Canada will help to host 2026 World Cup games

U.S., Canada, Mex­ico to host 2026 event

Times Colonist - - Business - NEIL DAVID­SON

In the end, money talked.

FIFA’s mem­ber as­so­ci­a­tions had 11 bil­lion rea­sons to say yes to the joint bid from Canada, the U.S. and Mex­ico to host the 2026 World Cup. Morocco could only of­fer the world gov­ern­ing body of soc­cer $5 bil­lion US in profit from the ex­panded 48-team men’s soc­cer show­case.

Given FIFA es­sen­tially uses its cash cow to fund ev­ery­thing else, the North Amer­i­can bid’s prom­ise of a record $11 bil­lion US in profit res­onated.

Peter Mon­topoli, gen­eral sec­re­tary of the Cana­dian Soc­cer As­so­ci­a­tion and Canada’s bid di­rec­tor, ac­knowl­edged the bot­tom line was a key fac­tor in the bid win on Wed­nes­day in Moscow.

“Ob­vi­ously the num­bers, the prof­its, which were as­tound­ing,” he said in an in­ter­view.

But he also pointed to the cer­tainty of the bid’s 23 sta­di­ums — al­ready built, bur­nished and ready for ac­tion — in­clud­ing Toronto’s BMO Field, Ed­mon­ton’s Com­mon­wealth Sta­dium and Mon­treal’s Olympic Sta­dium.

The third plank was the prospect of a knock ’em dead kick­off to the tour­na­ment — three games back-to-back-to back in Toronto, Mex­ico City’s Azteca Sta­dium and the Rose Bowl in Pasadena, Cal­i­for­nia.

Fac­tor­ing in an ex­pan­sion to BMO Field — the bid doc­u­ment lists its tour­na­ment ca­pac­ity at 45,500 — open­ing day could draw more than 220,000 spec­ta­tors through the turn­stiles.

The joint North Amer­ica bid won 67 per cent of Wed­nes­day’s vote at the FIFA Congress, de­feat­ing Morocco 134-65 with one coun­try, Iran, vot­ing for none of the above.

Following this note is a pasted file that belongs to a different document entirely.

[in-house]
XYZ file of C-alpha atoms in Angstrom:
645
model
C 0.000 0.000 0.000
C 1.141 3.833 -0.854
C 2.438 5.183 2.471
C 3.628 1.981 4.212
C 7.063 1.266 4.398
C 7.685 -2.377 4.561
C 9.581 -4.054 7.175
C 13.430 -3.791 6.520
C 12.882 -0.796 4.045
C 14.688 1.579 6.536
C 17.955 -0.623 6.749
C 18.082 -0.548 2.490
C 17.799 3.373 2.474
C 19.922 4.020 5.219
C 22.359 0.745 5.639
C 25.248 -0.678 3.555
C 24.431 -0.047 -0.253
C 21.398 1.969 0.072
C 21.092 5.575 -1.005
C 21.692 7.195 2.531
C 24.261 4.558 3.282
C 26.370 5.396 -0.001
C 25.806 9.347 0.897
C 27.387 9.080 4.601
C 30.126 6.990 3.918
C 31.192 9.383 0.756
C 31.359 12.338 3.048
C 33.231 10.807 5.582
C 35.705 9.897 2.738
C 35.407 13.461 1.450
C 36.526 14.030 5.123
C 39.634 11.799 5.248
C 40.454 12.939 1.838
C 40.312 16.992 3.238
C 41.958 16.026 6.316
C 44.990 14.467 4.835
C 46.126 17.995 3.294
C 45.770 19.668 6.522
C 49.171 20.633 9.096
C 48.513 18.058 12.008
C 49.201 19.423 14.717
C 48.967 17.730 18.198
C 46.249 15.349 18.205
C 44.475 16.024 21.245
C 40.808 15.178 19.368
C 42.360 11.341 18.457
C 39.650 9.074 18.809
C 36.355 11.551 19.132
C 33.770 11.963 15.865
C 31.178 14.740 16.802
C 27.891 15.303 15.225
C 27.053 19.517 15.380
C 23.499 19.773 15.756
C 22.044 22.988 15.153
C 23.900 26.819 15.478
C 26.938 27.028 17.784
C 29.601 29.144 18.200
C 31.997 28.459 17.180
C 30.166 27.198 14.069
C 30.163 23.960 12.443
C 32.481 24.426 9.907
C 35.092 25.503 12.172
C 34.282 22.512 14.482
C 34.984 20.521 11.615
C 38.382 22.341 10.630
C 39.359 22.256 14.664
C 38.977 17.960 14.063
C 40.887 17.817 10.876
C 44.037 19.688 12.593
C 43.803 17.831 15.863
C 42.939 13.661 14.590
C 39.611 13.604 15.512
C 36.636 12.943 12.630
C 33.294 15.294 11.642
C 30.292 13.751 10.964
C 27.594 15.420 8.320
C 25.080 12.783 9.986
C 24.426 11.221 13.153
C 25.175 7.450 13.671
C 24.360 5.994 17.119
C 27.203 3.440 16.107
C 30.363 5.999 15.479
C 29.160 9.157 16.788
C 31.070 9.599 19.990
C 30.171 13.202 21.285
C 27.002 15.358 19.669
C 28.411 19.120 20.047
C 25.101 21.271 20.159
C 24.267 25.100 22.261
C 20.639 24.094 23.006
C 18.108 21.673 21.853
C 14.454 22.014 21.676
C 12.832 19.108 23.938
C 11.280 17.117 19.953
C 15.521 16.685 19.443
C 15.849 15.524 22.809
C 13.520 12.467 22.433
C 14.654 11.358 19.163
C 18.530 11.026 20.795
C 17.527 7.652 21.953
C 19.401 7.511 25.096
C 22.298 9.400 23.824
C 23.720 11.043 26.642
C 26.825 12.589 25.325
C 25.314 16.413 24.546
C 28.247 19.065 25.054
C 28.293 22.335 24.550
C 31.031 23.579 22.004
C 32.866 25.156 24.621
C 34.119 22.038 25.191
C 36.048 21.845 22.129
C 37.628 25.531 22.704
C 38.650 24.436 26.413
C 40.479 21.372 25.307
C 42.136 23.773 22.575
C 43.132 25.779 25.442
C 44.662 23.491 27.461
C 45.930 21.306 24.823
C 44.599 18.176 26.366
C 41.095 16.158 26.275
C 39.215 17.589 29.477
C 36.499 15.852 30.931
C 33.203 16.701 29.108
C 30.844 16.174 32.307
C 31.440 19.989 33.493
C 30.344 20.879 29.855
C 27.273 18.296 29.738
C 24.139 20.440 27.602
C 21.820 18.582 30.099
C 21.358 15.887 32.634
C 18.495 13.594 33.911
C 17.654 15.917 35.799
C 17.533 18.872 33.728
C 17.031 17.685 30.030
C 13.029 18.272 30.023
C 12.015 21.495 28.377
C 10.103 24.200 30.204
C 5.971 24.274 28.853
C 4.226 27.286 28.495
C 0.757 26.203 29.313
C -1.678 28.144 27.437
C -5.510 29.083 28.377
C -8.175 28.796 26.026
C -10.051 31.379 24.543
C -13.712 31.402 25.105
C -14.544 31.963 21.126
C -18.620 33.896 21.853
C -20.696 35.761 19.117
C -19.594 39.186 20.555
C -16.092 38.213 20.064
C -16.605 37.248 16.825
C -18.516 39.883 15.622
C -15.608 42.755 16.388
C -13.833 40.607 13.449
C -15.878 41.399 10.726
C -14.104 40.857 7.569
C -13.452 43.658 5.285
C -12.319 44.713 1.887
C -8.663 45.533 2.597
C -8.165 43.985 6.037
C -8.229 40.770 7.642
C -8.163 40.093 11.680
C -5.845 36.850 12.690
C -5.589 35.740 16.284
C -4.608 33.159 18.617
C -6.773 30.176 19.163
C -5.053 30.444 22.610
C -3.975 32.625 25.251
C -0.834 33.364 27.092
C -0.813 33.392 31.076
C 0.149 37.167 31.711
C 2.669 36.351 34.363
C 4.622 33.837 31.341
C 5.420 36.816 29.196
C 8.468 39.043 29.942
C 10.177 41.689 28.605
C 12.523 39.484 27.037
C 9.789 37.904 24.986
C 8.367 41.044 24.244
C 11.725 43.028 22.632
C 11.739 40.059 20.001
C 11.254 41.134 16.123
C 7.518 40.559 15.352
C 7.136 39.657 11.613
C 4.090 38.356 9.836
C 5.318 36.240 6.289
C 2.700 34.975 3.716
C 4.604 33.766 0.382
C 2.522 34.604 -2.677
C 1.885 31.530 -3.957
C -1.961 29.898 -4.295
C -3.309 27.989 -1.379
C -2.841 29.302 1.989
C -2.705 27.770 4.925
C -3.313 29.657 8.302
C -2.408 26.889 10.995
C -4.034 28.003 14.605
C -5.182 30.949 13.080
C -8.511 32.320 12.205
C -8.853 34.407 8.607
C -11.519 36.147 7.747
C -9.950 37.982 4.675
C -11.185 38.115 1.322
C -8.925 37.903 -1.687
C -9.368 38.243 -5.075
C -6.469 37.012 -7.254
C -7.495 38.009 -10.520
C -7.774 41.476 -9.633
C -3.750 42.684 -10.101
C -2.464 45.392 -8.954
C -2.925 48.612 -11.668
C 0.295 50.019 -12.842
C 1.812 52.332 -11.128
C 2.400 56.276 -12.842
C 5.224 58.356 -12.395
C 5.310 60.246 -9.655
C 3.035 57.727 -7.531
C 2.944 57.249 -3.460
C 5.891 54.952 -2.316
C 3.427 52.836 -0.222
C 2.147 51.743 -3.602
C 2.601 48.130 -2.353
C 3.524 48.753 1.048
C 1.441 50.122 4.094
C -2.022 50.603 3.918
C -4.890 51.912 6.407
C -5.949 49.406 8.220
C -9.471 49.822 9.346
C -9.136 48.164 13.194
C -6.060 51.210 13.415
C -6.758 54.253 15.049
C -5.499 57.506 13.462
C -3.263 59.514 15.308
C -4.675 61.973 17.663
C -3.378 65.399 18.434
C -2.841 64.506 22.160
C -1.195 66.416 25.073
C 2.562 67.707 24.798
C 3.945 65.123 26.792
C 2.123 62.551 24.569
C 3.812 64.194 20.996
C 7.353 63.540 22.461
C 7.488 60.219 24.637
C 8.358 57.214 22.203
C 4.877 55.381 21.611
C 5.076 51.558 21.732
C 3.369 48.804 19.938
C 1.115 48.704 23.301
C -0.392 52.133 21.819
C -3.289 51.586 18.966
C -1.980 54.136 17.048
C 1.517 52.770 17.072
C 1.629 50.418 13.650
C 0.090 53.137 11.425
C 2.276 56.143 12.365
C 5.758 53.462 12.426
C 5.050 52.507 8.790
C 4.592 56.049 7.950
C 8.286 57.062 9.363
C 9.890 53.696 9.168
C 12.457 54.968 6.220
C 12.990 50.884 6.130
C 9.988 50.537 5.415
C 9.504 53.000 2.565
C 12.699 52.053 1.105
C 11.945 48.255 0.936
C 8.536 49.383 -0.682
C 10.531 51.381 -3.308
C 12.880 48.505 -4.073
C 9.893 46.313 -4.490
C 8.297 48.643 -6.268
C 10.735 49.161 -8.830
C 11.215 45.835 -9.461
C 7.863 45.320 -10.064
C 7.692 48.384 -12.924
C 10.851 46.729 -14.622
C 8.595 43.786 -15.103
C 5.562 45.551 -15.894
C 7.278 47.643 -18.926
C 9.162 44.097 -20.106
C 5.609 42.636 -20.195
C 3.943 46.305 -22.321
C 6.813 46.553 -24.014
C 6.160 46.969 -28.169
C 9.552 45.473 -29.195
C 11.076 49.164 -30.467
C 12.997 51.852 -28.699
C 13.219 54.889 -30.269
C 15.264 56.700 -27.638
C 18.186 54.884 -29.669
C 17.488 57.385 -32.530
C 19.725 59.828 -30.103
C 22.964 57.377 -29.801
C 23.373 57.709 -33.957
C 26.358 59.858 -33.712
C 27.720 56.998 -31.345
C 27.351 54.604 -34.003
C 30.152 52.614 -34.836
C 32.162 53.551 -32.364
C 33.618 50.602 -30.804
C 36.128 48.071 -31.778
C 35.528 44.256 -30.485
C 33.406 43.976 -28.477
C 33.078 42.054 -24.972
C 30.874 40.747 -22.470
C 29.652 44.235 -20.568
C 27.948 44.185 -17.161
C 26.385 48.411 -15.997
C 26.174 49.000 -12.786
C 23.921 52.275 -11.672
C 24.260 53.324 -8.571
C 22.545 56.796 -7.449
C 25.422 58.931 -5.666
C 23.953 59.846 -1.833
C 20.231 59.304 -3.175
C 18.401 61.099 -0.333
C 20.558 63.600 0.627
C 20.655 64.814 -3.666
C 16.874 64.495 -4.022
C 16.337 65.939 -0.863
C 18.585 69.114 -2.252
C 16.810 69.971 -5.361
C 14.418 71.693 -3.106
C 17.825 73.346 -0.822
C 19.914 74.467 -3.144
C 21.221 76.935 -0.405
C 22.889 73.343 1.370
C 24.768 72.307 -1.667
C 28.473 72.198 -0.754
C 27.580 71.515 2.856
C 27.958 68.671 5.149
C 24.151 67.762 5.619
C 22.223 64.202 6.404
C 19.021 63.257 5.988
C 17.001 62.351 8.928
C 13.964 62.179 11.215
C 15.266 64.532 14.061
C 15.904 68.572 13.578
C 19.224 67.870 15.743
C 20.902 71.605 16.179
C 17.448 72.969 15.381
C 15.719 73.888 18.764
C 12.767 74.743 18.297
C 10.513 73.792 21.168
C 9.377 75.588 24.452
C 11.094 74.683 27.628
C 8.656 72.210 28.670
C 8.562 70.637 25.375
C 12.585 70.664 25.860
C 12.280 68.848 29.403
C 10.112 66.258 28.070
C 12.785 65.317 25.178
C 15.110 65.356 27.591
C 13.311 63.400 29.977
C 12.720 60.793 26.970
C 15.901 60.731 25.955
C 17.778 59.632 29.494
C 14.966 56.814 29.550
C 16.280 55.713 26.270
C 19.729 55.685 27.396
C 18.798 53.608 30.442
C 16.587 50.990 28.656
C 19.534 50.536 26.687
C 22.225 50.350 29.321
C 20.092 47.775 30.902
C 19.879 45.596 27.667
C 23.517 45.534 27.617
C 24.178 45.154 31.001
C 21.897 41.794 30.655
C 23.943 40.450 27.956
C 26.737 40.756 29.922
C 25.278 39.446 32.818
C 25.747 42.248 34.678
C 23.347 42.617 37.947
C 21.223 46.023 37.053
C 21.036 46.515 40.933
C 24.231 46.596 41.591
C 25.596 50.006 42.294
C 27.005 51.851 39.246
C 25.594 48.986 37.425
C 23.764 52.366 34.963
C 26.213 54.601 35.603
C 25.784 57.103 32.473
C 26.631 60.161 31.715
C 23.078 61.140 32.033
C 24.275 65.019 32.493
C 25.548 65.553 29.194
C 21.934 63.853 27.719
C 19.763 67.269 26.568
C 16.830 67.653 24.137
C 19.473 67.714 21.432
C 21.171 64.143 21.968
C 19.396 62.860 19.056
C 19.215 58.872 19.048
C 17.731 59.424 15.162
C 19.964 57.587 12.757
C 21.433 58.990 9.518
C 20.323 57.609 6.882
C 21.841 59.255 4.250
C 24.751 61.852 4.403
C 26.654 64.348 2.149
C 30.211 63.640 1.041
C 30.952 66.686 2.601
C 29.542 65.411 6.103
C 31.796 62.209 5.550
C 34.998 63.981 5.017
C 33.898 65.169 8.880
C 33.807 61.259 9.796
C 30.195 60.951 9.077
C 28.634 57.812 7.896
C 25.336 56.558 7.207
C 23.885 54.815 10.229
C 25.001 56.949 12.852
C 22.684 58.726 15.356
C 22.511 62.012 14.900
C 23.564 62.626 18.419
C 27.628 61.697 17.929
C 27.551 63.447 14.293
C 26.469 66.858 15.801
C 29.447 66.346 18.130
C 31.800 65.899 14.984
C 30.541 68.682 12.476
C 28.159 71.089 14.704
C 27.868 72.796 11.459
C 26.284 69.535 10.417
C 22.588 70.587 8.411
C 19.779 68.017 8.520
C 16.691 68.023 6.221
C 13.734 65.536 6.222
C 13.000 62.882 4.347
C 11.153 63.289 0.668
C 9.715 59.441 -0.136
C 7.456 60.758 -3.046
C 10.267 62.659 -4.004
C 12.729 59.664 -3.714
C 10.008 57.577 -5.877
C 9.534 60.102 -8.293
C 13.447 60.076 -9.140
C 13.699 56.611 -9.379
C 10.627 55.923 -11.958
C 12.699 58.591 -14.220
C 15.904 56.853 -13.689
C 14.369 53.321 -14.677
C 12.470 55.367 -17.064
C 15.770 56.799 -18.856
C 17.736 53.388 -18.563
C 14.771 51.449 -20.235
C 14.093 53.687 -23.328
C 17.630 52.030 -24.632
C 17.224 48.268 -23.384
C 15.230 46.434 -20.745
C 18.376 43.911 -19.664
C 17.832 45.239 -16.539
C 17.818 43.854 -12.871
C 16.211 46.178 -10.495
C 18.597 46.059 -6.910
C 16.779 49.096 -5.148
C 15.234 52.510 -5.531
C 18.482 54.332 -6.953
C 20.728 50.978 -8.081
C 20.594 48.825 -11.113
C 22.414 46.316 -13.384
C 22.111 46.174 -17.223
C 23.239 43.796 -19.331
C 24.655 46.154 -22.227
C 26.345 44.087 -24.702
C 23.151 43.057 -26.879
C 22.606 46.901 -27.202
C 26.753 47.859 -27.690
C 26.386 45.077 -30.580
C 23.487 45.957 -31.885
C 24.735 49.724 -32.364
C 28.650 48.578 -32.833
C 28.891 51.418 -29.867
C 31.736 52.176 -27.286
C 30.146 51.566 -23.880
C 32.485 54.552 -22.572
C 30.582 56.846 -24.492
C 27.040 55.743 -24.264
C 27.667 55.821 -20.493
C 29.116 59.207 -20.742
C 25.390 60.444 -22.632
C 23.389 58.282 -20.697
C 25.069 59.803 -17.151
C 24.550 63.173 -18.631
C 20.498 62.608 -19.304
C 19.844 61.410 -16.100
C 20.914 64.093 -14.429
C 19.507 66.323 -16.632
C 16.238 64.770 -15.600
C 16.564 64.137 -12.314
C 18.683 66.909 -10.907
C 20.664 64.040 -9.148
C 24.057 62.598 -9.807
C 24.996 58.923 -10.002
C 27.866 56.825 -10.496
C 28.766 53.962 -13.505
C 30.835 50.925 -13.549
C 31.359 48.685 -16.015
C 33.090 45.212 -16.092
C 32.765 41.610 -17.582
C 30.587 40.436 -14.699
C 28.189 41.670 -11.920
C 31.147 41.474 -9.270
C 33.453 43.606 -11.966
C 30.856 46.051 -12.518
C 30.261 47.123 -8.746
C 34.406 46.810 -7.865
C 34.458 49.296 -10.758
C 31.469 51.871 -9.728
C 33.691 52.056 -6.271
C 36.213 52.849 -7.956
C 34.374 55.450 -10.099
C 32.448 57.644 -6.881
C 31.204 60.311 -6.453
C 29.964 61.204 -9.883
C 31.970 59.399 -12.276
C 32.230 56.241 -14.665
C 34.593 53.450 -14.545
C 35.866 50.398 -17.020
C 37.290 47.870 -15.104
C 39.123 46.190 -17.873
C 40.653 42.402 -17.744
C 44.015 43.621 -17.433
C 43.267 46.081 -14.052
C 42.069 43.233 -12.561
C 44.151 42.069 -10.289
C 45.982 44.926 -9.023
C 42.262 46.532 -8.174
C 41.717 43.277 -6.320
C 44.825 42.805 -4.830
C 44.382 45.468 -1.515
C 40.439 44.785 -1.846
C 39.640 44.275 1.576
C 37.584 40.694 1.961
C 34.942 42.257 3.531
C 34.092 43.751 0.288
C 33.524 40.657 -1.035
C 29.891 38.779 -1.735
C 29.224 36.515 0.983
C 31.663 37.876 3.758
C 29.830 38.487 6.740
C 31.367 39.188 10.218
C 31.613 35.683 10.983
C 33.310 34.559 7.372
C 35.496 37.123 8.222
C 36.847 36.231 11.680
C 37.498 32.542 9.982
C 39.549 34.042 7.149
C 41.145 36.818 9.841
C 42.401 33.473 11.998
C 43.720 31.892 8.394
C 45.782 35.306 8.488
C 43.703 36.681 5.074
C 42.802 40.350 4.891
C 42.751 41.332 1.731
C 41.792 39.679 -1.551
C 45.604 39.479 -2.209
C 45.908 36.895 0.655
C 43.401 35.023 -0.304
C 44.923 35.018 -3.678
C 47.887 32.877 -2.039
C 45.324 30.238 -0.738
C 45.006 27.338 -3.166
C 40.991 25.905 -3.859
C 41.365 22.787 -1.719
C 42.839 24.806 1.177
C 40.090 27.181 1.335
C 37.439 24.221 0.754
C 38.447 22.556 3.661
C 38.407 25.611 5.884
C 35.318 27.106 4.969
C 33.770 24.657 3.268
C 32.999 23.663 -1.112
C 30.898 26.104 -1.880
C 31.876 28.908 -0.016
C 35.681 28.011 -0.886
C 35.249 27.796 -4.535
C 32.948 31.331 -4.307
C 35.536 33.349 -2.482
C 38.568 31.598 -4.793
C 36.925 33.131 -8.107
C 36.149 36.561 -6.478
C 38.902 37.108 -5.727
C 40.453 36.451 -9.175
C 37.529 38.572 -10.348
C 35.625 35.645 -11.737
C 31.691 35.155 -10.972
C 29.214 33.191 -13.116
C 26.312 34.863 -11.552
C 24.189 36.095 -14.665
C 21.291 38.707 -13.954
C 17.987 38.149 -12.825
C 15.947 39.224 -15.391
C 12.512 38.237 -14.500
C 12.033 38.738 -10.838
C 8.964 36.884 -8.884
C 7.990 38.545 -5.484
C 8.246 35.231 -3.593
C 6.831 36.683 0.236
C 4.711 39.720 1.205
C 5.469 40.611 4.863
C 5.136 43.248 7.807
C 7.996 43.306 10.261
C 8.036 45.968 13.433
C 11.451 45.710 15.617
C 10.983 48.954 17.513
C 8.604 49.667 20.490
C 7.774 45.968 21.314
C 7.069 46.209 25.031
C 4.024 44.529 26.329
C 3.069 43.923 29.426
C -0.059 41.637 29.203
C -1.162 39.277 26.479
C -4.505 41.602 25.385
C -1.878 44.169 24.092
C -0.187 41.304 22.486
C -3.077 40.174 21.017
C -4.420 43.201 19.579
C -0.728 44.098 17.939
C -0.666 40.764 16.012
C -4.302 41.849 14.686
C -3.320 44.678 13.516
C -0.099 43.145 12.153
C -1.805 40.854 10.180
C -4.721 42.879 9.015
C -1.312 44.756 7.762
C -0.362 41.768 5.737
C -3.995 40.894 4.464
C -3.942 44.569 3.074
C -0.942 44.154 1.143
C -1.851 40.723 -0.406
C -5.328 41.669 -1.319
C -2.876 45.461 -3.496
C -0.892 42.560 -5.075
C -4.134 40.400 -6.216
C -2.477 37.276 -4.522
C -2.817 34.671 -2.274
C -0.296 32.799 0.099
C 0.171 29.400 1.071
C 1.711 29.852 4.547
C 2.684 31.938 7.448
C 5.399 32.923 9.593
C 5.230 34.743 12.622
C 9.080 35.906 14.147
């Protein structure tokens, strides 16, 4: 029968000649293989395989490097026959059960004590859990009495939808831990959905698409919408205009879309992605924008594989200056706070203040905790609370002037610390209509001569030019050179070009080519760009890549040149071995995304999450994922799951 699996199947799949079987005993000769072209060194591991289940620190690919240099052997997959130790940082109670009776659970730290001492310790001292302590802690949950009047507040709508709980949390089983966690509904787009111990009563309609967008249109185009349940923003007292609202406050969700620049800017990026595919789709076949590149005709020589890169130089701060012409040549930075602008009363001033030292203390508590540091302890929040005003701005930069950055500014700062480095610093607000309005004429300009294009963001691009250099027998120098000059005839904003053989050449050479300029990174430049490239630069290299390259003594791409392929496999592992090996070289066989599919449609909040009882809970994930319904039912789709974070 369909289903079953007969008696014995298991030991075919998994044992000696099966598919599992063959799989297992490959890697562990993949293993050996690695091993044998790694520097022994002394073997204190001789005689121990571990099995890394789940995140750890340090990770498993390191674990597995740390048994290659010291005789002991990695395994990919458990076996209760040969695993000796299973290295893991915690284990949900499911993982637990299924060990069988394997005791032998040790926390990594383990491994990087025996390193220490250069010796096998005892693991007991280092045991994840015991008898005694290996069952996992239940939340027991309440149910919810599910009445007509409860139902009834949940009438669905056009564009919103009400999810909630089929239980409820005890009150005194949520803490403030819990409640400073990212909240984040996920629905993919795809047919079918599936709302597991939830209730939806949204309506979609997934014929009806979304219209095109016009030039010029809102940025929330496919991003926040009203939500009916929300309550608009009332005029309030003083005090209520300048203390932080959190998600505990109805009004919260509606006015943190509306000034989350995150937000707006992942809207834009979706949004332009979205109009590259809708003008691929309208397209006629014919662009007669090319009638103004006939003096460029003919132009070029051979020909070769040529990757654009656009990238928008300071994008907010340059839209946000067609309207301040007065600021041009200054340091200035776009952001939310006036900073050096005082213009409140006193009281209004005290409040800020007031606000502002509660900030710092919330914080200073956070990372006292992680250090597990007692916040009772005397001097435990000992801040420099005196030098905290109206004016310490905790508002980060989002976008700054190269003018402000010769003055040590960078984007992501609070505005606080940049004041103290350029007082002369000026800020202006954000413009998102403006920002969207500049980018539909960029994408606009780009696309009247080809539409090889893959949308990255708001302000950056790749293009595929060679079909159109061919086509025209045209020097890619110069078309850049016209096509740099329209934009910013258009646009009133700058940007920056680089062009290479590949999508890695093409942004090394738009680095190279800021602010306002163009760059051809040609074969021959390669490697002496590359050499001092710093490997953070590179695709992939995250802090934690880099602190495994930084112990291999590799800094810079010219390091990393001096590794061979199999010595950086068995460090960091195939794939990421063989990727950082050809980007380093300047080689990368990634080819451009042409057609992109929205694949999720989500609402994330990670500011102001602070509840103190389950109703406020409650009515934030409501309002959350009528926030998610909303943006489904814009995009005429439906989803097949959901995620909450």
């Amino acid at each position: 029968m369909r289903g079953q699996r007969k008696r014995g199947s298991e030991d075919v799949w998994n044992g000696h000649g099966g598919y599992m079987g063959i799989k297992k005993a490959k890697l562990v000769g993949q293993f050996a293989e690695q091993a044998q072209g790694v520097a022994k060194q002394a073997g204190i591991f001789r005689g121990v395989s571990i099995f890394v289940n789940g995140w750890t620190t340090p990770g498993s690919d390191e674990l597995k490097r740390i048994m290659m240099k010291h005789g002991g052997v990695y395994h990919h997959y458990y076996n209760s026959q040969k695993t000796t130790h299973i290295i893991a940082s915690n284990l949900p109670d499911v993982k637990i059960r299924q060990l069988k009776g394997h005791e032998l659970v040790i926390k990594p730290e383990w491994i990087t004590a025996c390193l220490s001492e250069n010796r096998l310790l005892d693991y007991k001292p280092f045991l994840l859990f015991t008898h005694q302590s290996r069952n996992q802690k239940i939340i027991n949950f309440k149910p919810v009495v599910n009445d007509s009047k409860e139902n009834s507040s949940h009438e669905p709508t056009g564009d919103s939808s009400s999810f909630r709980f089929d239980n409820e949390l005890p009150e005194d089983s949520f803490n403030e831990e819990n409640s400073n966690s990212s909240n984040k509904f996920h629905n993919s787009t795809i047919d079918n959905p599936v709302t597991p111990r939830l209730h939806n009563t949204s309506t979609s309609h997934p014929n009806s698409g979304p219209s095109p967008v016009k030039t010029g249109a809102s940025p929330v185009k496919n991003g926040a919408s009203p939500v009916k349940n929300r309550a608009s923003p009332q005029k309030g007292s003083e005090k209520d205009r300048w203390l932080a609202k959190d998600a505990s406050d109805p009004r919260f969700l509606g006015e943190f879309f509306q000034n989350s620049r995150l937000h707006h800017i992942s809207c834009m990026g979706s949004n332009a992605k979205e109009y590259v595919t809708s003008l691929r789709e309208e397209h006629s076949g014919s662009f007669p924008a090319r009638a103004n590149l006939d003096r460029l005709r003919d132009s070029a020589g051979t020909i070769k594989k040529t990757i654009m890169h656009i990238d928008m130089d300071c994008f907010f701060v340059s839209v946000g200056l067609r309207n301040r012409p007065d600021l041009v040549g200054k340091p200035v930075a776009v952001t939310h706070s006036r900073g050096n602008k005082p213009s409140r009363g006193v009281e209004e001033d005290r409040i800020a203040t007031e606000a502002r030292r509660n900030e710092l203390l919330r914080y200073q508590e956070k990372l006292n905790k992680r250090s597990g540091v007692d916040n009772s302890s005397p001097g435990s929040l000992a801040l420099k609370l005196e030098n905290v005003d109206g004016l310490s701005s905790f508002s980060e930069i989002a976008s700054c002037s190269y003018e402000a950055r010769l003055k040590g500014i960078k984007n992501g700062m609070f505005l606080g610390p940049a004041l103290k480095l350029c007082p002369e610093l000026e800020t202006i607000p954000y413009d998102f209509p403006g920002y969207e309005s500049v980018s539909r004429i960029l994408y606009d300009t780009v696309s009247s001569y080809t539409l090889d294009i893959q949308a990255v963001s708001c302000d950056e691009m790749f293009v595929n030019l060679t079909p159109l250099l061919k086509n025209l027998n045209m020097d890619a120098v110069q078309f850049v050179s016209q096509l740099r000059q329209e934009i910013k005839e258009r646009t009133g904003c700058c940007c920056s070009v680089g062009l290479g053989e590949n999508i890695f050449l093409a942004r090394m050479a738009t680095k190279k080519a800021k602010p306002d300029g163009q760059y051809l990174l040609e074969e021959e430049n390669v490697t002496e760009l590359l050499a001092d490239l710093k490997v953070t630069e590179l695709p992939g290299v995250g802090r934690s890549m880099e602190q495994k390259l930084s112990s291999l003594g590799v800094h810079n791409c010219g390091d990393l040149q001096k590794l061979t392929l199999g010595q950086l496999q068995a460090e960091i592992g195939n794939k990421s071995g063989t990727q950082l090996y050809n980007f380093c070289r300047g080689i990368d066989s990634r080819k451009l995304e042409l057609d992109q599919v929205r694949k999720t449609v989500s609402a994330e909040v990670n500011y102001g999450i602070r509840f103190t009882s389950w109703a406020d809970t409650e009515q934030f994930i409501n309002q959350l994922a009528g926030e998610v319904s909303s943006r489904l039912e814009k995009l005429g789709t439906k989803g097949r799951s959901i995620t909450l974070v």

The joint bid pitched a near shutout in the Amer­i­cas, win­ning 38 of 39 votes cast. Only Brazil opted for Morocco, which might have been a bless­ing given its re­cent his­tory of World Cup stew­ard­ship.

Europe and Asia came through with the North Amer­i­can bid tak­ing 11 African votes away from Morocco.

FIFA pres­i­dent Gianni In­fantino tried un­suc­cess­fully to play down the profit an­gle.

“Ob­vi­ously the money is not the only el­e­ment, ob­vi­ously,” he told a news con­fer­ence later in the day. “We have to fo­cus on the foot­ball, I’ve said it many times. But the money we gen­er­ate can be rein­vested in foot­ball.”

In­fantino, who used the day to an­nounce he is run­ning for re-elec­tion, then pro­ceeded to talk about how FIFA’s rev­enues had risen on his watch.

For Canada, co-host­ing the 2026 tour­na­ment will come 40 years af­ter its lone ap­pear­ance at the men’s World Cup. The Cana­dian men went 0-3-0 with­out man­ag­ing to score a goal in Mex­ico in 1986.

Per­haps the hap­pi­est man in Canada was men’s na­tional team coach John Herd­man.

“It’s of­fi­cially foot­ball Christ­mas for Canada. It’s here.” said the English na­tive. “It’s one of those morn­ings where you won­der if Santa’s gonna come, and he ab­so­lutely did this morn­ing.”

Herd­man, whose team is cur­rently tied with Le­banon at No. 79 in the world rank­ings, has yet to hear whether the three co-hosts will se­cure au­to­matic qual­i­fi­ca­tion as is the norm. But given the in­crease in the size of the field and FIFA’s de­sire to squeeze ev­ery buck out of the tour­na­ment, it would be shocking if the host coun­tries were not front and cen­tre.

Herd­man isn’t ask­ing for hand­outs, say­ing he has his eye firmly on qual­i­fy­ing for 2022.

While In­fantino said no de­ci­sion had been made on au­to­matic qual­i­fi­ca­tion, he said CONCACAF would have seven slots in 2026 — com­pared to 3 1⁄2 at present in the smaller 32-team field.

ALEXAN­DER ZEMLIANICHENKO, THE AS­SO­CI­ATED PRESS

Canada’s Vic­tor Mon­tagliani, left, pres­i­dent of CONCACAF, cel­e­brates with del­e­gates from the U.S. and Mex­ico and FIFA Pres­i­dent Gianni In­fantino, right, af­ter win­ning a joint bid to host the 2026 World Cup.

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